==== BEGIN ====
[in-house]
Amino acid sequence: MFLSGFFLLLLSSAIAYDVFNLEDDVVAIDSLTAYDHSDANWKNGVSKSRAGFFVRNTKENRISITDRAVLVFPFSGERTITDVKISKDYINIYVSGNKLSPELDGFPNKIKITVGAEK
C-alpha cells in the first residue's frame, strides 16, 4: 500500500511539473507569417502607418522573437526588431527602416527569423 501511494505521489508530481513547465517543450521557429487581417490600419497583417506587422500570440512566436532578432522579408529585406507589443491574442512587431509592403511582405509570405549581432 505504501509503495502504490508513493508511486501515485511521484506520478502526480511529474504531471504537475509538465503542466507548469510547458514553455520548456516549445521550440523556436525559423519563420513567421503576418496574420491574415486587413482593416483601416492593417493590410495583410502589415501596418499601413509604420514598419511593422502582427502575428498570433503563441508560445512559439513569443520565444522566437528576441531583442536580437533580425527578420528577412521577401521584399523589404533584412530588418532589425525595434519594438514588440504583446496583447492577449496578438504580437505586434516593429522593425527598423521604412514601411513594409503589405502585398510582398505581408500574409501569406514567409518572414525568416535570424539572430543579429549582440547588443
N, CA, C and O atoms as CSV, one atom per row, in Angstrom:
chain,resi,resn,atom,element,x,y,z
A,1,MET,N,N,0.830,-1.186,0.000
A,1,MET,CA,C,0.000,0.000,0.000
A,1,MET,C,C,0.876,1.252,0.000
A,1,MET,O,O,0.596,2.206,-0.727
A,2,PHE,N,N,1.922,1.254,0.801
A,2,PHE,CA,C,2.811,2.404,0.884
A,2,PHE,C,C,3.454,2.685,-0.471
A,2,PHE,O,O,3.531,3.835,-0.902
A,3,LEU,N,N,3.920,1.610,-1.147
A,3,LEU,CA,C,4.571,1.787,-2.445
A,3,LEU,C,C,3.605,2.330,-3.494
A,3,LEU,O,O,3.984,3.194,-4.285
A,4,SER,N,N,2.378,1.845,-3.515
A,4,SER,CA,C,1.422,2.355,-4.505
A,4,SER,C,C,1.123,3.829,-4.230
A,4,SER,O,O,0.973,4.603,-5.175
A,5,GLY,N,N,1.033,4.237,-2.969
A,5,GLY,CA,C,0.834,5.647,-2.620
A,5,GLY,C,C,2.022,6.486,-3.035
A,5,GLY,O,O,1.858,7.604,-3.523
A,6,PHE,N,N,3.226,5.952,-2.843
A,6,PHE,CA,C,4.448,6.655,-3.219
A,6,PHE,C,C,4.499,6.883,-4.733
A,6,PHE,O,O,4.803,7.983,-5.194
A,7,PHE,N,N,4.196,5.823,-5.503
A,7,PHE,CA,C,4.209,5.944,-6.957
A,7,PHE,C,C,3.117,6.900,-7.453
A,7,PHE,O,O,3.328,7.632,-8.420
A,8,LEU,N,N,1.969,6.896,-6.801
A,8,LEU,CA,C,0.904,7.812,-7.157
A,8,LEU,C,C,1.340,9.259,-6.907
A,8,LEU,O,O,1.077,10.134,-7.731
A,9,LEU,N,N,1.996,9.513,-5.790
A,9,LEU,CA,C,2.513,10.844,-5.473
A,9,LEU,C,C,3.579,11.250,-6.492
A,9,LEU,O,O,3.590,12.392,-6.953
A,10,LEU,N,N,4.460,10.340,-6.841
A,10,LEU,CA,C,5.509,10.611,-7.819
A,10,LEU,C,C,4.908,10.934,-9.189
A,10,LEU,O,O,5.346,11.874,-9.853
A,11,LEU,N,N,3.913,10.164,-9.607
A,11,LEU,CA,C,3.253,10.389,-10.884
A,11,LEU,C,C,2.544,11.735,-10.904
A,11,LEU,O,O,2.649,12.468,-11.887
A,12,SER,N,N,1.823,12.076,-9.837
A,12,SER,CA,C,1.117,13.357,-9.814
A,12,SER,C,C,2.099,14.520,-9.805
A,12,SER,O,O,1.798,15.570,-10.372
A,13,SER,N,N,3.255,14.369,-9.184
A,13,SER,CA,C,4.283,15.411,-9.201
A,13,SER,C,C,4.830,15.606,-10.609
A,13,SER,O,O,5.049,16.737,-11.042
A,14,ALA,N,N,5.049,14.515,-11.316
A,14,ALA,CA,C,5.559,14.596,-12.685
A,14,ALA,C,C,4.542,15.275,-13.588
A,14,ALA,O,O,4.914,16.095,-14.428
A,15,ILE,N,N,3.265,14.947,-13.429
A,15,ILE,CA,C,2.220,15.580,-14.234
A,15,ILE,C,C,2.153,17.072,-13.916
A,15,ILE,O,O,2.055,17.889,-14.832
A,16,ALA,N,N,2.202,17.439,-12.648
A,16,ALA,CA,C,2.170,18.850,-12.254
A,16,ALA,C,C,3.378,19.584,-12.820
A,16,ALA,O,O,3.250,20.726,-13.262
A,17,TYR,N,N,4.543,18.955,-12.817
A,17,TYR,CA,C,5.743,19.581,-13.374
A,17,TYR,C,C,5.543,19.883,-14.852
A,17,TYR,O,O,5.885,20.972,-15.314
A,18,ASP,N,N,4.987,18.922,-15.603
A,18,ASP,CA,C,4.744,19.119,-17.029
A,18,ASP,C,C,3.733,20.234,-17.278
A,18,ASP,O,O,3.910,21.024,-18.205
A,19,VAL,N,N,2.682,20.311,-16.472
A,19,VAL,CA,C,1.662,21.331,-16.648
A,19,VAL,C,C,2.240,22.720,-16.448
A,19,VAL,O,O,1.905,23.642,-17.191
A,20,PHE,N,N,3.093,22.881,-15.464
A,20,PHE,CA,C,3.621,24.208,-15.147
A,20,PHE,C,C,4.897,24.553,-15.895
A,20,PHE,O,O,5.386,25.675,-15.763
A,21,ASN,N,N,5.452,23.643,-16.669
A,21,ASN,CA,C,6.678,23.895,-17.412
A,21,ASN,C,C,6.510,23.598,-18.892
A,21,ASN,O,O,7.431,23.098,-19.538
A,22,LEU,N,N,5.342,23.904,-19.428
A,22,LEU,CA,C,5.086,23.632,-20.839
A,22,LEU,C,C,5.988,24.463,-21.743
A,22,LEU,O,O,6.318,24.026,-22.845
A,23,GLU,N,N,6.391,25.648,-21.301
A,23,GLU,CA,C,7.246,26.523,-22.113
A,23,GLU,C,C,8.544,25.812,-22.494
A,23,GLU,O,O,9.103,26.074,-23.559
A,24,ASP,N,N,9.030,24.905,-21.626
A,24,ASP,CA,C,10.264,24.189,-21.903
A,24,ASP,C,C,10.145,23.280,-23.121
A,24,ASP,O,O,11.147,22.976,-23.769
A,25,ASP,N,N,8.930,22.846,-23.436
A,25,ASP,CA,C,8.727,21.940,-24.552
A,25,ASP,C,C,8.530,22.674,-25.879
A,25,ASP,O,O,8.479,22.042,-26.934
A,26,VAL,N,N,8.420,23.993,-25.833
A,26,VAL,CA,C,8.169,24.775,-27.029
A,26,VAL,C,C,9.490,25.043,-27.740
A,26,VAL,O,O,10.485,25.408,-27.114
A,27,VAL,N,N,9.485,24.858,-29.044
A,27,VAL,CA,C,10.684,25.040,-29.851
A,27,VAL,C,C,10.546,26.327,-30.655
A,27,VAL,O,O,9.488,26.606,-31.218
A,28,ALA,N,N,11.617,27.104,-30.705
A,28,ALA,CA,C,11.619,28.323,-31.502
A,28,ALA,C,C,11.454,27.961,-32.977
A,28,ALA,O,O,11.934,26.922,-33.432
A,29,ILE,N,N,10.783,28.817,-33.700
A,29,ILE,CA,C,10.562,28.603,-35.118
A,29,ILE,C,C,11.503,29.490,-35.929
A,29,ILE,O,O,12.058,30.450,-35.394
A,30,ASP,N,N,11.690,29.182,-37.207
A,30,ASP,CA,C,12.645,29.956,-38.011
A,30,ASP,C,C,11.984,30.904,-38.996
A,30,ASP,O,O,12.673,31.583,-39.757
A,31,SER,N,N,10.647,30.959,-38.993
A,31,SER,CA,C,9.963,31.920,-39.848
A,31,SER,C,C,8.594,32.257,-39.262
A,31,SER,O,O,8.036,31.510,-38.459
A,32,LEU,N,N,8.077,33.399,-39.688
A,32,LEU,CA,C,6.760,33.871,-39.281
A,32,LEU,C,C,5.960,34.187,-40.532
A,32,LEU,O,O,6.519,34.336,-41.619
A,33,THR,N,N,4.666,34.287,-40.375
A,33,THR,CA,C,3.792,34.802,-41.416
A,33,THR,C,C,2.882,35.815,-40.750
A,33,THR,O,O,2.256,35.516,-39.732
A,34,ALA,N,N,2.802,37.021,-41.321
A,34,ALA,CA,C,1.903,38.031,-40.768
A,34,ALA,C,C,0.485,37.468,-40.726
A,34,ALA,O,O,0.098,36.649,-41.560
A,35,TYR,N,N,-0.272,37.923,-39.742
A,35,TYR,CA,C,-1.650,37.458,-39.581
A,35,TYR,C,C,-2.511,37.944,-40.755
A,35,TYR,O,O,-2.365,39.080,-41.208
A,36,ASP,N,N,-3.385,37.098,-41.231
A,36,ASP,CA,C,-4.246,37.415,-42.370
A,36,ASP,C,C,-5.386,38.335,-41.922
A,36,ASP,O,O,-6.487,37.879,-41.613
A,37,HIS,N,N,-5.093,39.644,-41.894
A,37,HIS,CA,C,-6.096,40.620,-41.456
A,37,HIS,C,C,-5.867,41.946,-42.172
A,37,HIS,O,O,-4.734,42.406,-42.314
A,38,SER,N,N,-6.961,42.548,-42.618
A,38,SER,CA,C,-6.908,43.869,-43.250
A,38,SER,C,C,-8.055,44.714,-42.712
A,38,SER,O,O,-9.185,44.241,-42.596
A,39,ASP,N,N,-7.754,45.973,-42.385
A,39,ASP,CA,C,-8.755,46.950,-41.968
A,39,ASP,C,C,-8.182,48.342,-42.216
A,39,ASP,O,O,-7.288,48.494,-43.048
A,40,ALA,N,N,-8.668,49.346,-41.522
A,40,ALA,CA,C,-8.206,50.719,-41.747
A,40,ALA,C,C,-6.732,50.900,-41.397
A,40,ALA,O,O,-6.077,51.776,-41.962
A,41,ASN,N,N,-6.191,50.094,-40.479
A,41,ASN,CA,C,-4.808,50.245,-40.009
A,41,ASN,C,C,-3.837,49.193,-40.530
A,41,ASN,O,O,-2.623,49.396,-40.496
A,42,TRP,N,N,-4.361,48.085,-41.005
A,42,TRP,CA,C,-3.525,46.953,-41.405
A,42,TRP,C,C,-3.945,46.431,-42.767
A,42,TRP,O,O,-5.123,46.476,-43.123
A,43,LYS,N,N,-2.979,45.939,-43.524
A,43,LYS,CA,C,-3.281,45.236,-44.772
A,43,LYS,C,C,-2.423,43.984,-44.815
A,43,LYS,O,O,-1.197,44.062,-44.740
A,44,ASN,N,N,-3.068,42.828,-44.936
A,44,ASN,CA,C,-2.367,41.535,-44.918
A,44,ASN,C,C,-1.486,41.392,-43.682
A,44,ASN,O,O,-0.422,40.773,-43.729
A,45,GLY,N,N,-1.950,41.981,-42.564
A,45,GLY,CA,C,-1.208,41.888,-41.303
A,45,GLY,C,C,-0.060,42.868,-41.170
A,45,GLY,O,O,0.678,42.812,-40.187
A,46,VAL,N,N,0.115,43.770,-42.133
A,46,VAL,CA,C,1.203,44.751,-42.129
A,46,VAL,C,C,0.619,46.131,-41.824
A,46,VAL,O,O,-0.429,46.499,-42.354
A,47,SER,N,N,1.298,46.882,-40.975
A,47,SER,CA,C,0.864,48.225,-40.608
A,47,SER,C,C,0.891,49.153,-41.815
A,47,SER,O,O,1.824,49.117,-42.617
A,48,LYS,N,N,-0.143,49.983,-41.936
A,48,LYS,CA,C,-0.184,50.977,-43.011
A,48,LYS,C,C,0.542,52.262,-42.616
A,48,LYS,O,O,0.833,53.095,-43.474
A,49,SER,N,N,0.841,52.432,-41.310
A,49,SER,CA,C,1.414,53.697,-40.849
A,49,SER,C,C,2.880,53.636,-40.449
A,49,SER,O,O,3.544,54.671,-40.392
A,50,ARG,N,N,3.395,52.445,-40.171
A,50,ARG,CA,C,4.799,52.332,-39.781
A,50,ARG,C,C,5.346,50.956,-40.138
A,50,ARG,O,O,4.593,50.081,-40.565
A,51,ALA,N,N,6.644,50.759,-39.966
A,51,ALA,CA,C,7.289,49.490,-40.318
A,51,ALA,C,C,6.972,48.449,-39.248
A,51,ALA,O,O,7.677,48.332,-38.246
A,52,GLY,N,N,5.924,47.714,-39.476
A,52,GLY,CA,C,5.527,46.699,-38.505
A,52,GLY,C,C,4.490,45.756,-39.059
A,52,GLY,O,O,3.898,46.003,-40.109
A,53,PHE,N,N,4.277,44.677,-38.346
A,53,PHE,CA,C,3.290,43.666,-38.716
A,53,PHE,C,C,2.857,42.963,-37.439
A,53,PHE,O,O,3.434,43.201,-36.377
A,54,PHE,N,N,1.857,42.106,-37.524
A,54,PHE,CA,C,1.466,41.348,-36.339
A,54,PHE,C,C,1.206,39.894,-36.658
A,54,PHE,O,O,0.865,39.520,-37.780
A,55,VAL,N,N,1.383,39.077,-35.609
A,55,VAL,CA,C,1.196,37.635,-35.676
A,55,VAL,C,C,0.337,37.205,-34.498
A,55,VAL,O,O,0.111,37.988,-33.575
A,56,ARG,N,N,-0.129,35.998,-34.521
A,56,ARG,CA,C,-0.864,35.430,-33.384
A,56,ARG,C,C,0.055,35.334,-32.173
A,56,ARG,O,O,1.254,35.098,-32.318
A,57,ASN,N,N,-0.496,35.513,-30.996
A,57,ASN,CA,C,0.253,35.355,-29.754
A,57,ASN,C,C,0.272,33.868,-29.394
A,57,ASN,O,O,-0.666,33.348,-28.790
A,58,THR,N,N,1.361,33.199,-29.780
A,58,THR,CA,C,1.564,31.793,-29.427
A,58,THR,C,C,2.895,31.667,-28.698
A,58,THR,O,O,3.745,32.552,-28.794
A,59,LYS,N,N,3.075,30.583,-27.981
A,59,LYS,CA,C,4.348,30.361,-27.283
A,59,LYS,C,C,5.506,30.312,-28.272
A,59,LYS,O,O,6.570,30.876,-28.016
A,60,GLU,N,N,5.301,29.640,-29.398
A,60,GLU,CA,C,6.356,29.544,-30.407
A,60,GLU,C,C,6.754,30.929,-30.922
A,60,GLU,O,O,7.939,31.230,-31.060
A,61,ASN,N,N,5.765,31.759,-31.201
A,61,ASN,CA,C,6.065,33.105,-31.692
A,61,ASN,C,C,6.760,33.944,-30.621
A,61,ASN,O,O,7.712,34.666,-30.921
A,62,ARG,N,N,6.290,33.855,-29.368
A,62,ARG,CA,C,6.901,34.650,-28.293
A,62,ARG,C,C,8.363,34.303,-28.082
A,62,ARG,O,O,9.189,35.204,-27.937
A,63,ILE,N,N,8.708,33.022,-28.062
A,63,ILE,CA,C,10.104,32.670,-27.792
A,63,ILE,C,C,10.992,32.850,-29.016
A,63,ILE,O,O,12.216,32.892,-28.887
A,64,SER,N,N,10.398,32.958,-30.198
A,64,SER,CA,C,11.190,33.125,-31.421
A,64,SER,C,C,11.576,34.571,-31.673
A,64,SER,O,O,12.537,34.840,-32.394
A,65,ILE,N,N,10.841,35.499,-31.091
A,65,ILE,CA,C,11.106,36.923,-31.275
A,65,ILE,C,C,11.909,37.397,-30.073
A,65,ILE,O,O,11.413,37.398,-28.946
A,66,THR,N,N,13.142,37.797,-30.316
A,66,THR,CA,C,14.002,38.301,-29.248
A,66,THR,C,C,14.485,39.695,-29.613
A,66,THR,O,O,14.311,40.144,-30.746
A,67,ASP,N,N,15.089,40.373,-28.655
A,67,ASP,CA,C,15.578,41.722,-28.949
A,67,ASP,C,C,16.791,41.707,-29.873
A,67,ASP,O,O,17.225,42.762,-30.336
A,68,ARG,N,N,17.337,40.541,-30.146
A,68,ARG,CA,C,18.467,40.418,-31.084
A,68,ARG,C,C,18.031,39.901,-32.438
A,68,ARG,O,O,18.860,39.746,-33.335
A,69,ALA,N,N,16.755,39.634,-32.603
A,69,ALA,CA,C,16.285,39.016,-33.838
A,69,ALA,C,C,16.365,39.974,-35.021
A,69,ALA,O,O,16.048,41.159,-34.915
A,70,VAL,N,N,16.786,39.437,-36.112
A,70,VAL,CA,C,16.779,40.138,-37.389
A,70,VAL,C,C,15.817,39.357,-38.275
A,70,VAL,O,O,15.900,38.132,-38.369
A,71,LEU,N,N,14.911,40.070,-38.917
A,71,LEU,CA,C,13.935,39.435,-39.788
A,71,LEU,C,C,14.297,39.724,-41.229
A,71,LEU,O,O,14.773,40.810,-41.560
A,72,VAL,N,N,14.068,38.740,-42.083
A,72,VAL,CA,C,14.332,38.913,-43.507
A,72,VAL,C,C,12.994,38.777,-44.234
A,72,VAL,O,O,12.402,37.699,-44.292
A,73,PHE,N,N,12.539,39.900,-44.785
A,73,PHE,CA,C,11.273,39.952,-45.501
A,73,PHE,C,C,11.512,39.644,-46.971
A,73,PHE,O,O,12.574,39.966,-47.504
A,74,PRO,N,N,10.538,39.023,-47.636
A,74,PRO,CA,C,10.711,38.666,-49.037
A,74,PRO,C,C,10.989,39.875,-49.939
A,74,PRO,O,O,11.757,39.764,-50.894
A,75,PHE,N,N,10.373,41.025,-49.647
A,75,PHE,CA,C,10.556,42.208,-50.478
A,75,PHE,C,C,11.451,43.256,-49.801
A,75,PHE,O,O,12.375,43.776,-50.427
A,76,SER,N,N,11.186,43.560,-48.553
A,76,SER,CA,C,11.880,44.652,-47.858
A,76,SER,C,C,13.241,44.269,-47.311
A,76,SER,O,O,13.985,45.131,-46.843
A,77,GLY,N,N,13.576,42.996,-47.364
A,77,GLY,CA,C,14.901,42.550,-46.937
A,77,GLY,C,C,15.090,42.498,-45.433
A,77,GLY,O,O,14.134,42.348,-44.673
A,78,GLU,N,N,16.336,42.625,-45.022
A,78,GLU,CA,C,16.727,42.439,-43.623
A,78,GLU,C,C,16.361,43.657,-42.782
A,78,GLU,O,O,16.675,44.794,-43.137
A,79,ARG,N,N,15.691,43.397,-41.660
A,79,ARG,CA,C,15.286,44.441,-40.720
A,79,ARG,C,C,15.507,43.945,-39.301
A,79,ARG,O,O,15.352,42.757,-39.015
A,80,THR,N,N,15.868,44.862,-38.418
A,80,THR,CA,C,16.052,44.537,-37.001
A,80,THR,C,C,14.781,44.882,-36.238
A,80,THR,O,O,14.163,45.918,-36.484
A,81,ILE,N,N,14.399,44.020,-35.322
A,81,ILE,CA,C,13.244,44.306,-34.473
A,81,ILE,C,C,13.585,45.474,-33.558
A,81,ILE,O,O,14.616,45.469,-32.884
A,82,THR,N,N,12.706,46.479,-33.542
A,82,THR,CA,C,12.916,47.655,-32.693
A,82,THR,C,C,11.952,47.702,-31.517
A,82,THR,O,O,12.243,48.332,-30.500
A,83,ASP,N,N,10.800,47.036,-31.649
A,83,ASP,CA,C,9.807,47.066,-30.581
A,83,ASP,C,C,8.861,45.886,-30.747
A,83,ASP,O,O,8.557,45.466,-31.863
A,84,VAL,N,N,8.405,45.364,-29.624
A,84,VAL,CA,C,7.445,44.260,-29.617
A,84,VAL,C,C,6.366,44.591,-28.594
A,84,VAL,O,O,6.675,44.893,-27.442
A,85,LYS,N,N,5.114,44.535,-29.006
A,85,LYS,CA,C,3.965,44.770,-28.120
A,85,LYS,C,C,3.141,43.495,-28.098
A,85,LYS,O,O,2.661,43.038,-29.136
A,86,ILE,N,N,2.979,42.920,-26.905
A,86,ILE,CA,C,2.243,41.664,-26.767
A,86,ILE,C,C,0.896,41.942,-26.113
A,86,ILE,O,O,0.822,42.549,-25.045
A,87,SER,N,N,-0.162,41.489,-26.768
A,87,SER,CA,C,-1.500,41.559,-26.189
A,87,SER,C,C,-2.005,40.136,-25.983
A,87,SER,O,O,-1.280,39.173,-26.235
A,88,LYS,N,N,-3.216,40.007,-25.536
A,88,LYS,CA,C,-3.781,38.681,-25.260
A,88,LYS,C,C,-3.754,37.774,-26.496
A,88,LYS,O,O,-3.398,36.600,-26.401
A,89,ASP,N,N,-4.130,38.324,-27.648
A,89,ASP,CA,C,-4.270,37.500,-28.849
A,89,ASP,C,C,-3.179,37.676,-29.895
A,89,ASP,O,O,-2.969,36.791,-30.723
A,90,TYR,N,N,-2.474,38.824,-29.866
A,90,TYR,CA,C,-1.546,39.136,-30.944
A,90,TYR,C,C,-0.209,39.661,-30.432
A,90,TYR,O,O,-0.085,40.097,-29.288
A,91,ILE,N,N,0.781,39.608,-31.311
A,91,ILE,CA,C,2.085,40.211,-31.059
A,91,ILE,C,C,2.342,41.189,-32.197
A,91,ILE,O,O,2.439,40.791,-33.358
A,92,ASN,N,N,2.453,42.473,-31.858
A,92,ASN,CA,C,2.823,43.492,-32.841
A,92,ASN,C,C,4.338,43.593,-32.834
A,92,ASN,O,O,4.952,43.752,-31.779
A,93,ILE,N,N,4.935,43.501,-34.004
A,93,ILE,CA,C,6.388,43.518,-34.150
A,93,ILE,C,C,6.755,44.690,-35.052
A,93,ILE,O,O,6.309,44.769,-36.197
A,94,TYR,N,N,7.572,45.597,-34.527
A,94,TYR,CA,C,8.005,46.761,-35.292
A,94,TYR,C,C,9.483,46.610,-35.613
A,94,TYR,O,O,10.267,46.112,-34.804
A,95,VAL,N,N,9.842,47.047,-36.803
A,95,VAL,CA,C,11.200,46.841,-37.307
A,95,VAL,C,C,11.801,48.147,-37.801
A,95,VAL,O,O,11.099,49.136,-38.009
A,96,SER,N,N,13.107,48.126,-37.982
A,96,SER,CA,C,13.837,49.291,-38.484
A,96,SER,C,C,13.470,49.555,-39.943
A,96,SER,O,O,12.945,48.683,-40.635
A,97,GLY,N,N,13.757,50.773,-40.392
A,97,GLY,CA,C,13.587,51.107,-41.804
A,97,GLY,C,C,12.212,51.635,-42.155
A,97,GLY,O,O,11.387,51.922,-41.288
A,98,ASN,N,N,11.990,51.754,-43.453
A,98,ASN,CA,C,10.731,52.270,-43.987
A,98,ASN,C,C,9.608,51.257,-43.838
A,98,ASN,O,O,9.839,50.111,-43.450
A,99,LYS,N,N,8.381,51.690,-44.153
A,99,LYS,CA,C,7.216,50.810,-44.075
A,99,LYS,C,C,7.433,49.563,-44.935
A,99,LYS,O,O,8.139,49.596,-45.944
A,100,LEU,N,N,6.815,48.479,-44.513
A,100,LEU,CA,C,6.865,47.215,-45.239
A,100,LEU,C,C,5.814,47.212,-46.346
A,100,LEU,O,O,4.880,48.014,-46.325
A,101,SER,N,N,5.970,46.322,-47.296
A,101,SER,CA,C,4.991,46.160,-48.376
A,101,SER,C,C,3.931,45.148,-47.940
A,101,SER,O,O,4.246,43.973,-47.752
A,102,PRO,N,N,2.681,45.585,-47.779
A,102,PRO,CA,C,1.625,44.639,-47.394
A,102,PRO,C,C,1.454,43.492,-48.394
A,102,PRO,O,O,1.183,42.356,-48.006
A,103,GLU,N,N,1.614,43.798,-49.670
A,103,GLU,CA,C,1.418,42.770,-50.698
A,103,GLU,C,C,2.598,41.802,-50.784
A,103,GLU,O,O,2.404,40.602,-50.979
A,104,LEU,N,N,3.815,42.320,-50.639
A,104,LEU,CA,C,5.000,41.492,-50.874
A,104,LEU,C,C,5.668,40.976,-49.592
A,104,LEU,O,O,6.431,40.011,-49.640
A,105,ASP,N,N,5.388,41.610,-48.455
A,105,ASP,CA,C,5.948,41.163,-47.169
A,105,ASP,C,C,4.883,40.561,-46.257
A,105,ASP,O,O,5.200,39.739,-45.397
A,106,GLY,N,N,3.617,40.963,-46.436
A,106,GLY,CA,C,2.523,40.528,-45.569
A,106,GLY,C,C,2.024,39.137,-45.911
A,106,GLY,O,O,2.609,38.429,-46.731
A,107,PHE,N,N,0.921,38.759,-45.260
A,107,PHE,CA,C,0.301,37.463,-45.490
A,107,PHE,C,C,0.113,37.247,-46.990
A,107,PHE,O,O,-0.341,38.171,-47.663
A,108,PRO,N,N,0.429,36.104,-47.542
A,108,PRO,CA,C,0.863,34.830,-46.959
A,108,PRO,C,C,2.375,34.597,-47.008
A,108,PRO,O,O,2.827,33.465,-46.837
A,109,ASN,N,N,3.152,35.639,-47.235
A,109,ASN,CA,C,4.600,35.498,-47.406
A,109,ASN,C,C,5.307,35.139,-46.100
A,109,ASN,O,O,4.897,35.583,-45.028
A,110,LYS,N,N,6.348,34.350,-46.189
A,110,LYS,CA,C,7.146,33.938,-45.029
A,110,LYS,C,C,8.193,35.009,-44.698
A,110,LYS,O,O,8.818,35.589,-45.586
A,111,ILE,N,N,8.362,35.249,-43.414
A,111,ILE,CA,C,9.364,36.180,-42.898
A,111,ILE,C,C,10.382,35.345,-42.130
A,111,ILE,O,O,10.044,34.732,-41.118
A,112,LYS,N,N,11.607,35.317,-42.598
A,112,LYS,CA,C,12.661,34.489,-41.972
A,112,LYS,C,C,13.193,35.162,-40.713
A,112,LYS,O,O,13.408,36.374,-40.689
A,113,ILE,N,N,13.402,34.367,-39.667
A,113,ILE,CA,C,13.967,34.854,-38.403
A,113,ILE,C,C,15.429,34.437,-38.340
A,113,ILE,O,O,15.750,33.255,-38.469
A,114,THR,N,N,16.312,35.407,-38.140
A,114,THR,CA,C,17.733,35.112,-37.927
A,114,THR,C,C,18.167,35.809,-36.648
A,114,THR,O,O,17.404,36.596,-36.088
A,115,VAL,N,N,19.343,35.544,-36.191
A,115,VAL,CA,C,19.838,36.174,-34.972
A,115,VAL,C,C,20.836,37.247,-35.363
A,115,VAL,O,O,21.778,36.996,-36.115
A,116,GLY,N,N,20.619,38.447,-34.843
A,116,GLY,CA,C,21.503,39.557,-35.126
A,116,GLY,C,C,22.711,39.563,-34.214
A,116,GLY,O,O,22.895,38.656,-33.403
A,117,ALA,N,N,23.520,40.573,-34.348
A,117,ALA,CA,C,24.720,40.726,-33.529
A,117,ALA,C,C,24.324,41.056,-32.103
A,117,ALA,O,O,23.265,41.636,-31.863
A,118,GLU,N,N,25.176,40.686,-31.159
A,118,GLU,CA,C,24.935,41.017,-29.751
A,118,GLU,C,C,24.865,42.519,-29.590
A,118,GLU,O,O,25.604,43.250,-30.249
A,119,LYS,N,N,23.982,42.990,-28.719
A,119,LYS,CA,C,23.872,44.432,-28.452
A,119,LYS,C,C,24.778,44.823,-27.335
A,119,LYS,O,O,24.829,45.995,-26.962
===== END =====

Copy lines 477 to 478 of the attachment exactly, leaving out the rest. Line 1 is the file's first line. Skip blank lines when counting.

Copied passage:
A,118,GLU,O,O,25.604,43.250,-30.249
A,119,LYS,N,N,23.982,42.990,-28.719